By Lydia Saad of Gallup,
Efforts to promote adoption of the environmental, social and governance framework in investing, commonly termed ESG, have gained traction in recent years and have become the subject of pro- and anti-ESG legislation, yet the general public is no more familiar with ESG today than two years ago.
Thirty-seven percent of Americans currently report being “very” or “somewhat familiar” with ESG, unchanged from 36% in 2021. Another 22% today are “not too familiar,” while 40% are “not familiar at all.”
These findings are from a Gallup poll conducted April 3-25, in which respondents were told that ESG “includes factors like the record of a business on human rights, the environment, diversity or other social values” and that some people take these factors “into account when making decisions about buying products and services or investing.”
Most Have No Opinion on the ESG Movement
Underscoring the public’s lack of familiarity with ESG, nearly six in 10 Americans (59%) take the “no opinion” option when asked if they view “the movement to promote the use of environmental, social and governance, or ESG, factors in business and investing” as a positive or negative development. The remaining four in 10 are about evenly divided between expressing a positive (22%) and negative (19%) view of the practice.
While adults who are familiar with ESG are more likely to express an opinion about it than those with less familiarity, they are just as likely to be divided on the question — 36% viewing ESG positively and 35% negatively.
Similarly, adults who report owning stock, about six in 10 respondents in the current poll, are more likely to have an opinion about ESG than non-stock owners, but they are just as divided on the merits of promoting ESG in business and investing.
Americans Lean Slightly Against Factoring ESG Into Investment Decisions
When asked whether retirement fund managers should only take financial factors into account when making investment decisions or also consider ESG factors, the public leans toward the former (48% vs. 41%, respectively). Stock owners’ views on this are nearly identical to the national averages.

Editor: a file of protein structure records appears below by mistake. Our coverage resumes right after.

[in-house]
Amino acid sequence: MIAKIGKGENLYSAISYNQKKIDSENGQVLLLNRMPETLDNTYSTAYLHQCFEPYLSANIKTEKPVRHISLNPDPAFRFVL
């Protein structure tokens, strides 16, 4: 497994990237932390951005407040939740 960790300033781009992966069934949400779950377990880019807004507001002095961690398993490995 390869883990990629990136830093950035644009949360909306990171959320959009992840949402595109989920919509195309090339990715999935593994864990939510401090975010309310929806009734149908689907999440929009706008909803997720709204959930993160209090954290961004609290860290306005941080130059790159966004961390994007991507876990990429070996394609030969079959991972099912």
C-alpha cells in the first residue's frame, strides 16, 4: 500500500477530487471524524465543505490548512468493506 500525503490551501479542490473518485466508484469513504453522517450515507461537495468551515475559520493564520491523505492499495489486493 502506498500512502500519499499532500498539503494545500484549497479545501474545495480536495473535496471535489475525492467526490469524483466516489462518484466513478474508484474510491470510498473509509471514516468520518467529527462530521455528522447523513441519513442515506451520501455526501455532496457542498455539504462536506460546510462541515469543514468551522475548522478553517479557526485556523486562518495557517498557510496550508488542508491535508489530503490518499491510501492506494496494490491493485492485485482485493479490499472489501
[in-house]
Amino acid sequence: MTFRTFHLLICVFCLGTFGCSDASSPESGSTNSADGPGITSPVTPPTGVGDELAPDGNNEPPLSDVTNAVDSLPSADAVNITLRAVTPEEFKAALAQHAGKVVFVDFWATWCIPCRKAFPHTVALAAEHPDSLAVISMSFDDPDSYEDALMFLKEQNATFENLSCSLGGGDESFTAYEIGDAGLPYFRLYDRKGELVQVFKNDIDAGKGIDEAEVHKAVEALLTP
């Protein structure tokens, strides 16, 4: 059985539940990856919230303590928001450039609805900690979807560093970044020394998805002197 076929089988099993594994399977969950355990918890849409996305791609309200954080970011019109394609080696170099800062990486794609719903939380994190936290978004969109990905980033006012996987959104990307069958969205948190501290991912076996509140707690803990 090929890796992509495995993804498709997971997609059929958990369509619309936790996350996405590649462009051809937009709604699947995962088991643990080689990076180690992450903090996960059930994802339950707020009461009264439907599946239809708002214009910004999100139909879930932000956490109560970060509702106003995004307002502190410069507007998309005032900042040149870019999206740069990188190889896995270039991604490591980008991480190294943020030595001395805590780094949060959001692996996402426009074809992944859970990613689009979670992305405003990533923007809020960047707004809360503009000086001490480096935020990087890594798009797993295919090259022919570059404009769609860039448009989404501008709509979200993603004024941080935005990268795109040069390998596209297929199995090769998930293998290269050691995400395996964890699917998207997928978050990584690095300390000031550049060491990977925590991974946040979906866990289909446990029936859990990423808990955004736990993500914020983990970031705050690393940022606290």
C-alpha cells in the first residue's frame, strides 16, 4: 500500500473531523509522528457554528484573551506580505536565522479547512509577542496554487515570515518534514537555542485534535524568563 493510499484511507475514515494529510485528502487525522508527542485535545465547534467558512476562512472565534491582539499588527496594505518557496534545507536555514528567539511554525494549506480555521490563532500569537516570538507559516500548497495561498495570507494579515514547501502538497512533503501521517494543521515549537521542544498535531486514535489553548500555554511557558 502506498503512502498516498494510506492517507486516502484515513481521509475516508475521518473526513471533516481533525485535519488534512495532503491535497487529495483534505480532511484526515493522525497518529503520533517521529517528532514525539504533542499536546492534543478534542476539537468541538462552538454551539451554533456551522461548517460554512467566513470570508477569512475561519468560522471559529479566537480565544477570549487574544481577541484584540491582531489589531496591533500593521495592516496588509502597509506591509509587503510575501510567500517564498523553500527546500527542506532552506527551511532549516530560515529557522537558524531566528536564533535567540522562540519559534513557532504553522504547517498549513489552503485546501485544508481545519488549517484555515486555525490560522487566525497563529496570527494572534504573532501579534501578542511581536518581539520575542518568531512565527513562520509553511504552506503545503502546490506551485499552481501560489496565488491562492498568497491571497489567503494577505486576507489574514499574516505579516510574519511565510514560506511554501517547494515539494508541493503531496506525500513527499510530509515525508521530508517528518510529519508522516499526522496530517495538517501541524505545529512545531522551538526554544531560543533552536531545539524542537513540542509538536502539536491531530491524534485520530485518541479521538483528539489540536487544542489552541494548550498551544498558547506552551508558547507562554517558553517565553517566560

Adults familiar with ESG are closely split on the question, with 50% preferring fund managers to limit their investing criteria to financial factors while 46% want ESG factors considered. Those not familiar with ESG lean more strongly toward only considering financial factors but are also more likely to have no opinion on the question.
Partisans Lean Different Ways on ESG, but Neither Group Is Attentive to the Issue
Adoption of ESG principles has been promoted by the Biden administration as well as the Business Roundtable (a leading American business lobby), the United Nations, and other prominent organizations in the U.S. and globally. The leaders and companies embracing ESG in investing have espoused it as a way to minimize investment risk while promoting social goods. Yet critics on the political right decry it as a system designed to achieve progressive goals at the expense of shareholders, and have advanced anti-ESG legislation in many states.
While this political backdrop is evident in the Gallup data, it does not appear to be an overwhelming factor driving the public’s interest in or views about ESG.
There is no difference between Republicans’ and Democrats’ familiarity with ESG, as just under four in 10 in each group say they are very or somewhat familiar with it and an equal proportion are not at all familiar.Further, awareness of ESG hasn’t increased much among either group since 2021, when 33% of Republicans and 38% of Democrats said they were very or somewhat familiar with it.Republicans are far more likely to have a negative than positive view of ESG, while the reverse is true of Democrats, but majorities of both groups say they are unsure.Only when asked to choose between two modes of investing — with or without taking ESG criteria into account — do majorities of Republicans and Democrats take opposing sides. Sixty-four percent of Republicans think fund managers should only consider financial factors when choosing investments, while 59% of Democrats think they should include ESG.
ESG proponents are actively working to have ESG scores become a standard part of corporate fiduciary reporting so that consumers and investors can make informed decisions about whom to do business with. Meanwhile, Republicans have ramped up their opposition to the movement, both vocally and politically, passing legislation to prevent state governments from investing in funds that use certain ESG criteria.
As a Harvard Law School publication recently noted, “When it comes to ESG in the United States, among the most dramatic developments is an ideological battle unfolding at the state level, pitting liberal-leaning state governments that have embraced ESG-focused investing against conservative-led states that would seek to exclude it.”
Yet, public opinion reflects little of this political battle, with most Republicans and Democrats largely unfamiliar with ESG and expressing “no opinion” on whether it is good or bad, when given that option. To be sure, Republicans’ and Democrats’ underlying tendencies align with their parties’ respective positions on ESG policy — but at least for now, the issue does not seem highly politicized among the American public.